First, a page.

Having completed a new long-term plan and mine redesign study, JSE- and TSX-listed midtier platinum group metals (PGMs) miner Eastplats envisages restarting mining operations at its flagship PGM and chrome operations, Crocodile River Mine (CRM), in South Africa’s North West province in the third or fourth quarter of this year.
Restarting underground mining at CRM is dependent on whether Eastplats can secure sufficient funding, as well as the obligatory board approval, with the miner currently conducting its CRM restart business execution plan and raising the required capital.
“To start up the underground, we need $25-million [R380-million] that will largely comprise of initial mining capital [to] re-equip the stopes and winches, refurbish the lamp room, and get equipment on site,” says Eastplats South African operations GM Hannelie Hanson.
Of the total, $5.5-million (R85-million) is needed to recommission the plant, including the crusher, the comminution circuit [and] silos; while $1.4-million (R21-million) is needed to commission items such as pumps and pipes and employ labour.
Also included in the upfront capital costs is contingency capital of $6-million (R93-million).
In 2021, Eastplats issued rights, raising C$11.8-million, which it intends to use on capital projects and working capital.
The CRM was placed on care and maintenance in August 2013 owing to economics and problems with the mining method. “The first fault of the mine [was the] mechanised mining and board and pillar on top levels; that is problematic with [CRM’s] orebody and structures,” Hanson says.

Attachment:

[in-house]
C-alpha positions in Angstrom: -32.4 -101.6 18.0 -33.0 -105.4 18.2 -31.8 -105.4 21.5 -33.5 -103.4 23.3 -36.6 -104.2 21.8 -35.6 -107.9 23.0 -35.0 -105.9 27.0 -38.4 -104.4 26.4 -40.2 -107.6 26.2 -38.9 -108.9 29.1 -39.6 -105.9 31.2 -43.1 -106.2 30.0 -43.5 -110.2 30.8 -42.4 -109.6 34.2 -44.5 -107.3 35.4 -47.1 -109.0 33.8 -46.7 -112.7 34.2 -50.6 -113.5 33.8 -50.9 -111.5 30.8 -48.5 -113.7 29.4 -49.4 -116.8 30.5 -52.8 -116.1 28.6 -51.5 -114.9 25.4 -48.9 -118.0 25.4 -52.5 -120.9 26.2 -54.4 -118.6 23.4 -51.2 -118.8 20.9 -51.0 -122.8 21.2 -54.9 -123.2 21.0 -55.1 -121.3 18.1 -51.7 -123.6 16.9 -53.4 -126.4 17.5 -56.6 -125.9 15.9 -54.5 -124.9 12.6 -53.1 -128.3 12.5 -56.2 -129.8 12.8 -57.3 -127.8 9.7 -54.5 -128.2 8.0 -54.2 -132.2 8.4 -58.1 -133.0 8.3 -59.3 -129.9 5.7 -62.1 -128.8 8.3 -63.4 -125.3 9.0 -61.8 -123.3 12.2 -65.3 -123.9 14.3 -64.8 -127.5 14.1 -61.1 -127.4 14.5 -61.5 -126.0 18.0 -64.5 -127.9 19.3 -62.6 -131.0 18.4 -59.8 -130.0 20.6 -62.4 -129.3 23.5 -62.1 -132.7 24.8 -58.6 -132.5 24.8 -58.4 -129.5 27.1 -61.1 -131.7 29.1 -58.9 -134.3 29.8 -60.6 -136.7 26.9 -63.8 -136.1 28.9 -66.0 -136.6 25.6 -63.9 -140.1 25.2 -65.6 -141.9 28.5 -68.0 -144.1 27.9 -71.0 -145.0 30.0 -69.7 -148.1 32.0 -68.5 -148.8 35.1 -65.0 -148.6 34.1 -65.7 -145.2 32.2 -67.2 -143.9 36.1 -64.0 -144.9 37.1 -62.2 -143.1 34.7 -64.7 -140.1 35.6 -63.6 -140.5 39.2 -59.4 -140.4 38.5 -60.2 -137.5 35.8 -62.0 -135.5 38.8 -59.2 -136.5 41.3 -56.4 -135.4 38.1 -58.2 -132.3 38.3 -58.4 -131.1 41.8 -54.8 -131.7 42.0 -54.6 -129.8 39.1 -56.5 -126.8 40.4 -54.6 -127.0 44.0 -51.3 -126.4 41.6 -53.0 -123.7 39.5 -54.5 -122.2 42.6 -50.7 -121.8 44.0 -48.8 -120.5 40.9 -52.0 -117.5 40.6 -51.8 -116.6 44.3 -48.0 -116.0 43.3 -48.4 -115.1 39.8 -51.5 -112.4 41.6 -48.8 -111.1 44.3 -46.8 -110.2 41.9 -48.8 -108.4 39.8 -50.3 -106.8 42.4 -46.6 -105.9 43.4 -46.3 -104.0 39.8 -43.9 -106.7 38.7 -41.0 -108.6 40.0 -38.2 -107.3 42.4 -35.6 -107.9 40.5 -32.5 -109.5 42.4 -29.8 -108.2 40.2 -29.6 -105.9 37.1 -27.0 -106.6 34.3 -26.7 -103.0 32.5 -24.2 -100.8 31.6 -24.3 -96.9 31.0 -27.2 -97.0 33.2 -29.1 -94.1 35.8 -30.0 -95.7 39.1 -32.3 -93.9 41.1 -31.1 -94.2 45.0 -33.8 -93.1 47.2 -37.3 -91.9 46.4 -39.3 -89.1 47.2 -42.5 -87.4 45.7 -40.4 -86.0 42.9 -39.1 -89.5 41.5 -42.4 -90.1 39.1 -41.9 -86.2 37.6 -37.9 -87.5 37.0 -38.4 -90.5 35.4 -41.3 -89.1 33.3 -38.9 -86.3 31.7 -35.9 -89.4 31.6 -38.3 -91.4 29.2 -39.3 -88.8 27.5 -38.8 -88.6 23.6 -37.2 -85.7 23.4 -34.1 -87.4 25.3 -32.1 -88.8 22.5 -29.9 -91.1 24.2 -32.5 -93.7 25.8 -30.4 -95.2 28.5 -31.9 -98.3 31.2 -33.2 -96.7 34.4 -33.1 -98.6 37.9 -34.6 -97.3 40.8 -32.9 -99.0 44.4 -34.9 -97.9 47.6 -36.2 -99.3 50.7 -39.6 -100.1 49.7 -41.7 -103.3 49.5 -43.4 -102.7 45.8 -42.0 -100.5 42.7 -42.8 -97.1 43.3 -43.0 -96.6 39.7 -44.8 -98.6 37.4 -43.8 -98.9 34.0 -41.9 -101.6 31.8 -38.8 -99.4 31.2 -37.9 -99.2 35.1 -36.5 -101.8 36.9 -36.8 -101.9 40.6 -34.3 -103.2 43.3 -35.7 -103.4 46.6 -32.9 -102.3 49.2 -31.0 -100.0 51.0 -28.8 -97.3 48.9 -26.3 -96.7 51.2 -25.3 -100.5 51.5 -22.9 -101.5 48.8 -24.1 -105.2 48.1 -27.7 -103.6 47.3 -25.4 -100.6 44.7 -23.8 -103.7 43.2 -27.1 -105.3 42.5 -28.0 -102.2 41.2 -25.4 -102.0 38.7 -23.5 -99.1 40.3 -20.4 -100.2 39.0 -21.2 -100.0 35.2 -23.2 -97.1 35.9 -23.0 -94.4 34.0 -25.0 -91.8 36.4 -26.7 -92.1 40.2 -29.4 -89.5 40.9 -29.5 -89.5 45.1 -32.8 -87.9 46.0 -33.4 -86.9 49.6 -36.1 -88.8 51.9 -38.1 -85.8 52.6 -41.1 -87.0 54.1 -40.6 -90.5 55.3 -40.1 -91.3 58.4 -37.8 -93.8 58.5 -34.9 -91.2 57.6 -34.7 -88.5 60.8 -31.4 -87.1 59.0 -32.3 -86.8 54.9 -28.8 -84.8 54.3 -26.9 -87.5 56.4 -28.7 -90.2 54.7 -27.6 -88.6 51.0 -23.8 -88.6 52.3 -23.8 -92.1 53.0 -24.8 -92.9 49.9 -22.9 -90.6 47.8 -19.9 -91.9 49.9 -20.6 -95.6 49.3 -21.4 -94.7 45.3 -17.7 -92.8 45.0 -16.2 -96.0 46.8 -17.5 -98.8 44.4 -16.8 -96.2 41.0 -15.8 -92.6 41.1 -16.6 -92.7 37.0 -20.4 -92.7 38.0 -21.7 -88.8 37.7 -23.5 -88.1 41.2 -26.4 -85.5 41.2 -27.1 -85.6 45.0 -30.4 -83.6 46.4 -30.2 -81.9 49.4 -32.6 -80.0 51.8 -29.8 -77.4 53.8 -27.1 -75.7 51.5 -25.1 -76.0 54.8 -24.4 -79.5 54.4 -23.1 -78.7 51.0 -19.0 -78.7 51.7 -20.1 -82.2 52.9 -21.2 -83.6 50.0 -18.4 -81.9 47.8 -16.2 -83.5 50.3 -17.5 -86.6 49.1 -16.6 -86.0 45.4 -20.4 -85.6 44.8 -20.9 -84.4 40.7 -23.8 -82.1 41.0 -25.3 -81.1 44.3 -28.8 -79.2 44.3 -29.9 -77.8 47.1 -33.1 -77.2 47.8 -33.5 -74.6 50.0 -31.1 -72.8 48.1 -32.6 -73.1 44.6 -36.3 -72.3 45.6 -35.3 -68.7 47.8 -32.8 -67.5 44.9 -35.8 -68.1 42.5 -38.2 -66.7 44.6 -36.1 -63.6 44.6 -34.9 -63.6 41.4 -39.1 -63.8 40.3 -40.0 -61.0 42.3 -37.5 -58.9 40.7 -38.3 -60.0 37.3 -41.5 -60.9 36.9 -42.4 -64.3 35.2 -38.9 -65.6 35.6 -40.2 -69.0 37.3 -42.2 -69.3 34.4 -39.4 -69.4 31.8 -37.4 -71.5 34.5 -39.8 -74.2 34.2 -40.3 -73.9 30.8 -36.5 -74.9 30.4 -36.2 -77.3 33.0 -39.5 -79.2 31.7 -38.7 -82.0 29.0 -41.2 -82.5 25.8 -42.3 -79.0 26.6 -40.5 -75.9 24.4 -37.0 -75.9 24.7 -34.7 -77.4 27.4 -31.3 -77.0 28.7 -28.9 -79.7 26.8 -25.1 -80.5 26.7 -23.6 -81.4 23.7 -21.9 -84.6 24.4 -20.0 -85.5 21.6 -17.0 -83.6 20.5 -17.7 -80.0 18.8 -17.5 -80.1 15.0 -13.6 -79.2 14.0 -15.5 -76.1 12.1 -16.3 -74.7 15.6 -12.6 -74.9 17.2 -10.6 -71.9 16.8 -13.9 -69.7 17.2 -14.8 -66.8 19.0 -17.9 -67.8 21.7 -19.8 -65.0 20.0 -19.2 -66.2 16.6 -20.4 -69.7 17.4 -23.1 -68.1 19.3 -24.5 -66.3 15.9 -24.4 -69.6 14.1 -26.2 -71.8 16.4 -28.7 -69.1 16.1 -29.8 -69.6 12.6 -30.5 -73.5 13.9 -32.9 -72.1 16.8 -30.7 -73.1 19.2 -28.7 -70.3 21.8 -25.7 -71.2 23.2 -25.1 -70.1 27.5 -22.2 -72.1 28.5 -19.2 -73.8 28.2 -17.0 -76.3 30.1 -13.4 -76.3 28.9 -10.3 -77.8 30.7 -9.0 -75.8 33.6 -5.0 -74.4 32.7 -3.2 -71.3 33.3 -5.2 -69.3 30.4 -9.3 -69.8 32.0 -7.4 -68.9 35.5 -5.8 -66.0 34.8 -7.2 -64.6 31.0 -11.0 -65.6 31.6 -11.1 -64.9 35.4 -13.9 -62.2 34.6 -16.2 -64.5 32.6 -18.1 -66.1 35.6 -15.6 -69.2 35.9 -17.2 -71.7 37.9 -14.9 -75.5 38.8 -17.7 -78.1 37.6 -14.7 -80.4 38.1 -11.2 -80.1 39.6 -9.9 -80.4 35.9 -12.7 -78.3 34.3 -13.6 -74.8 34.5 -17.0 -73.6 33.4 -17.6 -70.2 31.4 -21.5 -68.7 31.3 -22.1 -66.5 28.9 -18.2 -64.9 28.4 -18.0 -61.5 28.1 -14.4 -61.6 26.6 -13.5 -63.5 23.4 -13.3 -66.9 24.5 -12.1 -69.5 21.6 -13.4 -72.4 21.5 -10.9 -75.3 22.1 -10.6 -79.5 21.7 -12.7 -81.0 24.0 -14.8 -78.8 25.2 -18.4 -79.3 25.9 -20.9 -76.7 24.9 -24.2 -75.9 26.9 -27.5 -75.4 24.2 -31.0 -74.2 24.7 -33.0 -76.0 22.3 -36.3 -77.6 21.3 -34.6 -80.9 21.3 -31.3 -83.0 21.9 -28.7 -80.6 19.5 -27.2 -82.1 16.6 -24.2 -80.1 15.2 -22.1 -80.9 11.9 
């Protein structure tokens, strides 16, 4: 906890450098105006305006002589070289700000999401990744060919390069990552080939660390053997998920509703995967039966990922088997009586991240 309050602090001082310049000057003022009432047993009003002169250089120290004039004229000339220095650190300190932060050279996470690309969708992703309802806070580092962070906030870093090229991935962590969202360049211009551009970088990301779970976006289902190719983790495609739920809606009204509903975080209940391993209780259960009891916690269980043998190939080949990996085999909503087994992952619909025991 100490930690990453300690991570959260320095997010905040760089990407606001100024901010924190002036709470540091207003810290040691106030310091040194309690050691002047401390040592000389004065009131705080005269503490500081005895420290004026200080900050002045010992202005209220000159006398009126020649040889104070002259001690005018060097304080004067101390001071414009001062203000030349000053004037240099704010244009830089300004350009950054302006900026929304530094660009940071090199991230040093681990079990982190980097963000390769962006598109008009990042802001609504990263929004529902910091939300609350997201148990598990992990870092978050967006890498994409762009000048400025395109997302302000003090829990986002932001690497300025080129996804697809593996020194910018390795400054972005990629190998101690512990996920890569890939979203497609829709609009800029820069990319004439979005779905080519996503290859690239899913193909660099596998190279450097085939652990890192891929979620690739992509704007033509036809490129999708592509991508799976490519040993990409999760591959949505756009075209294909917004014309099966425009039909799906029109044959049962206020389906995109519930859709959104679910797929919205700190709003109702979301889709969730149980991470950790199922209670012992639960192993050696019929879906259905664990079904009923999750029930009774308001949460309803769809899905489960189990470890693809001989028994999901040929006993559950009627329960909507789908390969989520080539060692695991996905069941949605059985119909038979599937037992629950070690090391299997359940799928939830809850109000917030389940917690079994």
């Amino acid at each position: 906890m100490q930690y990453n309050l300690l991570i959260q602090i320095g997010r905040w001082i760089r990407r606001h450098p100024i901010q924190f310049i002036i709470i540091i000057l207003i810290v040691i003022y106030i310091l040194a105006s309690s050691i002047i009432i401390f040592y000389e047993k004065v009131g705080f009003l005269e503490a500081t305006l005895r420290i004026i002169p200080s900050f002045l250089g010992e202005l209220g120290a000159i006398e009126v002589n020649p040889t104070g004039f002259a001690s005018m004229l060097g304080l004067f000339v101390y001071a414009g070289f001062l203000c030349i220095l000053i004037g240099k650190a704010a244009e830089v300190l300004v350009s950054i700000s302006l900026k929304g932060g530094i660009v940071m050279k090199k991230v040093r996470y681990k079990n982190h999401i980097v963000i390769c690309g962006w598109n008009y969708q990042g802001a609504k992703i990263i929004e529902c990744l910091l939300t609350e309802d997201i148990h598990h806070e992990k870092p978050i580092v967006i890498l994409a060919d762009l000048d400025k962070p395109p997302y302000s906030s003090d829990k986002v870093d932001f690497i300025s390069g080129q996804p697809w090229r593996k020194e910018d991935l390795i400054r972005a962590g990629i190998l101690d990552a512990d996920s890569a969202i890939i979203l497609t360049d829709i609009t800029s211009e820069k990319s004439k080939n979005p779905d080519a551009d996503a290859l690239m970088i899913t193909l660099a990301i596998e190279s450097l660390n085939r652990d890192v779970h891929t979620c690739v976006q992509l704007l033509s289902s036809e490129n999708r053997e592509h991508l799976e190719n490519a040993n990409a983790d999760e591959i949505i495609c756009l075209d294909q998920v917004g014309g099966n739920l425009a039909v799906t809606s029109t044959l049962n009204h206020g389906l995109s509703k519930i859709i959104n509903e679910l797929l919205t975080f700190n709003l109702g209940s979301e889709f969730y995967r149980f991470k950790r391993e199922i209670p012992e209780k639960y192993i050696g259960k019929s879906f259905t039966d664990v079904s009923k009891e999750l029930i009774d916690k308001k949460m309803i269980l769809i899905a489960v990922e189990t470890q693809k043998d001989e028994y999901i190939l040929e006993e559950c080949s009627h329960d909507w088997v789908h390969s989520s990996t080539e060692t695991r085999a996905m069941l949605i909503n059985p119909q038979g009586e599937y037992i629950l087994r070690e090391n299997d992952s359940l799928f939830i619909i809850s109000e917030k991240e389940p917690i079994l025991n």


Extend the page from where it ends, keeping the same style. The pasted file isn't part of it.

With a market capitalisation of C$30.3-million, a share price of C$0.22 apiece and total (measured and indicated) CRM resource of 8.49-million ounces, says Hanson “. . . we are today, very close to actually having our first blast and starting production from underground.”
The CRM has a net present value of $188-million ($202-million including the tailings storage facility) and an internal rate of return of 118%; while, inclusive of tailings remining, operating costs are $1 350/oz.
All-in sustaining costs (AISC), including tailings remining, are $1 502/oz.
However, Hanson says the AISC could be lowered through better management of dilution and grades mined, as well as costs.
Eastplats’ strategy to restart mining CRM is to use a hybrid mining method, employing 1 400 personnel and steadily ramping up underground production over three years, to a peak production rate of about 1.02-million tonnes a year.
The CRM has reserves of 1.7-million ounces, with a proven grade of 4.75 g/t and probable grades of 3.48 g/t.
Once underground mining is approved by the board, mining of the Zandfontein resource – which is where historical mining took place – will start at a rate of 40 000 t a month run-of-mine for two years, after which it will be doubled, with an overall mine life of 22 years.
Including the potential to move new mining development into the CRM’s Crocette and Kareespruit sections – which have indicated resources of 840 000 oz and 3.25-million ounces, respectively – could extend mine life to about 50 years, she says.
Crocette has a measured resource of 430 000 oz, with established mining layouts to 9 Level that can be used, should Eastplats decide to mine the area.